Connecticut Philanthropy: Leaning Into Our Leadership

Monday, May 5, 2014

This blog post is created from my remarks at the Council’s 22nd annual luncheon and philanthropic awards program that took place on May 2, 2014. My hope is to support an active conversation about our collective philanthropic leadership and the important role of philanthropy. Following this post, my Colleagues, Lisa Walker from Newman’s Own Foundation, David Addams from the Graustein Memorial Fund and Frances Padilla from Universal Health Care Foundation of Connecticut, who also led the conversation on May 2nd, will post their remarks as well.

We invite you to join the conversation and discuss how each of us can lean into our role as a leader working to improve the quality of life and use our resources and positions to focus on balancing the inequality that exist in Connecticut.

Connecticut Philanthropy: Leaning Into Our Leadership

This annual luncheon marks my first anniversary as president of the Council. It also marks the completion of our strategic planning process, so it seems an appropriate time for reflection on what I have learned about Connecticut philanthropy and a preview of where the Council is headed.

To begin, let me tell you why I came to Connecticut. I was drawn to Connecticut by the striking contrasts that it represents. Connecticut is both the richest and poorest state in the nation. We have the highest per capita income and some of the wealthiest communities in America—yet so many of our residents have fallen into deep poverty over generations, and their ranks are swelling, especially in our cities and in our rural towns. We are a state of celebrated diversity–for example, there are 87 languages spoken in the Hartford public schools—yet we remain deeply segregated by income, race, ethnicity, education, age and politics. We have 169 towns, each with their own distinct identity and fierce loyalty that binds their community together. They represent the rich history and character of our State. At the same time, these geographic boundaries divide us when we need to think and act regionally and deploy our assets for the greatest common good. And yet…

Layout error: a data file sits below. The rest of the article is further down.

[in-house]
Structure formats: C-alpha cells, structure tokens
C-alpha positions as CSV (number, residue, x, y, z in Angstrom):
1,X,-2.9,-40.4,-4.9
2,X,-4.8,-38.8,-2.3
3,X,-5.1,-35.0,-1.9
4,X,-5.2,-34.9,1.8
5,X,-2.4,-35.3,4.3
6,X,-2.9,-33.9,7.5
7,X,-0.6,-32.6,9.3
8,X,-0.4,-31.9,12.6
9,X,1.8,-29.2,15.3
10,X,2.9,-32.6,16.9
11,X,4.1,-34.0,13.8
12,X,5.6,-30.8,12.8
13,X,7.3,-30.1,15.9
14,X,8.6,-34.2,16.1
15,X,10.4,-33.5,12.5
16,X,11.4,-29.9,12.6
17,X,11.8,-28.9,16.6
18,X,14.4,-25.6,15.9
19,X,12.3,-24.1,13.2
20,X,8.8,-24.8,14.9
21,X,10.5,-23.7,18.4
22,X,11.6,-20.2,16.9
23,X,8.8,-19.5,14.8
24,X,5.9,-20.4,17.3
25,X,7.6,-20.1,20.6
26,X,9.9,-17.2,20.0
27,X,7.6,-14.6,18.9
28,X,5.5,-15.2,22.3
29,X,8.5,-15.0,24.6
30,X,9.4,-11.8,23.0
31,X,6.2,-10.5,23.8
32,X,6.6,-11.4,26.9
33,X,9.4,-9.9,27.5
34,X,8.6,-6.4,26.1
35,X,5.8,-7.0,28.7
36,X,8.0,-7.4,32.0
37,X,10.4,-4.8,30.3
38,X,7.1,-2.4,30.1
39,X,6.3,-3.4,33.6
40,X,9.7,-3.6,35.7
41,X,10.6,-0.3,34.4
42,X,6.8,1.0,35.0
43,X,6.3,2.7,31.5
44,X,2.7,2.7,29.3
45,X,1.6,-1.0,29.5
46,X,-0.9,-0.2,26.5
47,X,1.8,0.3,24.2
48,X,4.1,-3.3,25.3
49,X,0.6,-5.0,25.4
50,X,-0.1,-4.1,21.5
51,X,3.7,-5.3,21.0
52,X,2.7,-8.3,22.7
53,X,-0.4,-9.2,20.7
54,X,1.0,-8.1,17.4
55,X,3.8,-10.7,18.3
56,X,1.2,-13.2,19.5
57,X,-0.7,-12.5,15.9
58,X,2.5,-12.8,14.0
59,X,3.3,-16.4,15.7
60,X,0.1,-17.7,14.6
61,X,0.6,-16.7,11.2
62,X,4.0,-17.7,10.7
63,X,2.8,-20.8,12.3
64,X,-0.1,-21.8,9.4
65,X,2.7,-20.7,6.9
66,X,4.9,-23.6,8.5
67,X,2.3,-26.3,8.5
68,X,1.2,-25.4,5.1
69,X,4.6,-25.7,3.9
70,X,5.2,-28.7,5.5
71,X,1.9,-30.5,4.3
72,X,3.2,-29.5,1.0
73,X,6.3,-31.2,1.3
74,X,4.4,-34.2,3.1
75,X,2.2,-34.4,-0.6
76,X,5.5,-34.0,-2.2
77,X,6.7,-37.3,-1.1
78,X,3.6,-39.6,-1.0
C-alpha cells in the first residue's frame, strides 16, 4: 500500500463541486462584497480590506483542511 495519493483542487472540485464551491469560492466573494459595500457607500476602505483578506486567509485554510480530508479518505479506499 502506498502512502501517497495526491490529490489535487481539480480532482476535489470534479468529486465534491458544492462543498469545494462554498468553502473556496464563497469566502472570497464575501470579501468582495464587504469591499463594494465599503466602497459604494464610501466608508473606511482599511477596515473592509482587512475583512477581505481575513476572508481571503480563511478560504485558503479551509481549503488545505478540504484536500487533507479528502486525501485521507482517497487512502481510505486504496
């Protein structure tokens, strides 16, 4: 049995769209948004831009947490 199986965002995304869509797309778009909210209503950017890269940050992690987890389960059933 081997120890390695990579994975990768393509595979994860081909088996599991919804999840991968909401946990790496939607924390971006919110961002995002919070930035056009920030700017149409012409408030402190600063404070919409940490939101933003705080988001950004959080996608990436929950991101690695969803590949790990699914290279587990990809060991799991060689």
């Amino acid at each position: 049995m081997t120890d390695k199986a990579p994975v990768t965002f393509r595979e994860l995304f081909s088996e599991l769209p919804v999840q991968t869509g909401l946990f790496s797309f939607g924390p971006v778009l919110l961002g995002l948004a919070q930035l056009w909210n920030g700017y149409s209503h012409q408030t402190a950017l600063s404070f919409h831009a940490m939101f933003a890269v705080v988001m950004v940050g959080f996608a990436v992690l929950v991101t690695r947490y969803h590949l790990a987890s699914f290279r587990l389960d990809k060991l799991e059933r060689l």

I was pulled here because I asked myself the question… if not in Connecticut, then where? This is a State that is small in comparison to others, where relationships are possible because we are small, where resources and assets are abundant in the private and philanthropic sectors, where we are known as a State with the ability to galvanize around issues of social importance. If not here, then where?

We have what we need, and I believe that philanthropy must continue to lean into its leadership role to make change happen in Connecticut. We can and we must use our hearts, knowledge, influence and assets, staying the course and taking a longer view to do our best for Connecticut and beyond. Philanthropy must do this because we have the luxury and opportunity to keep our eyes on the long-term prize and invest in the longer horizon of social change.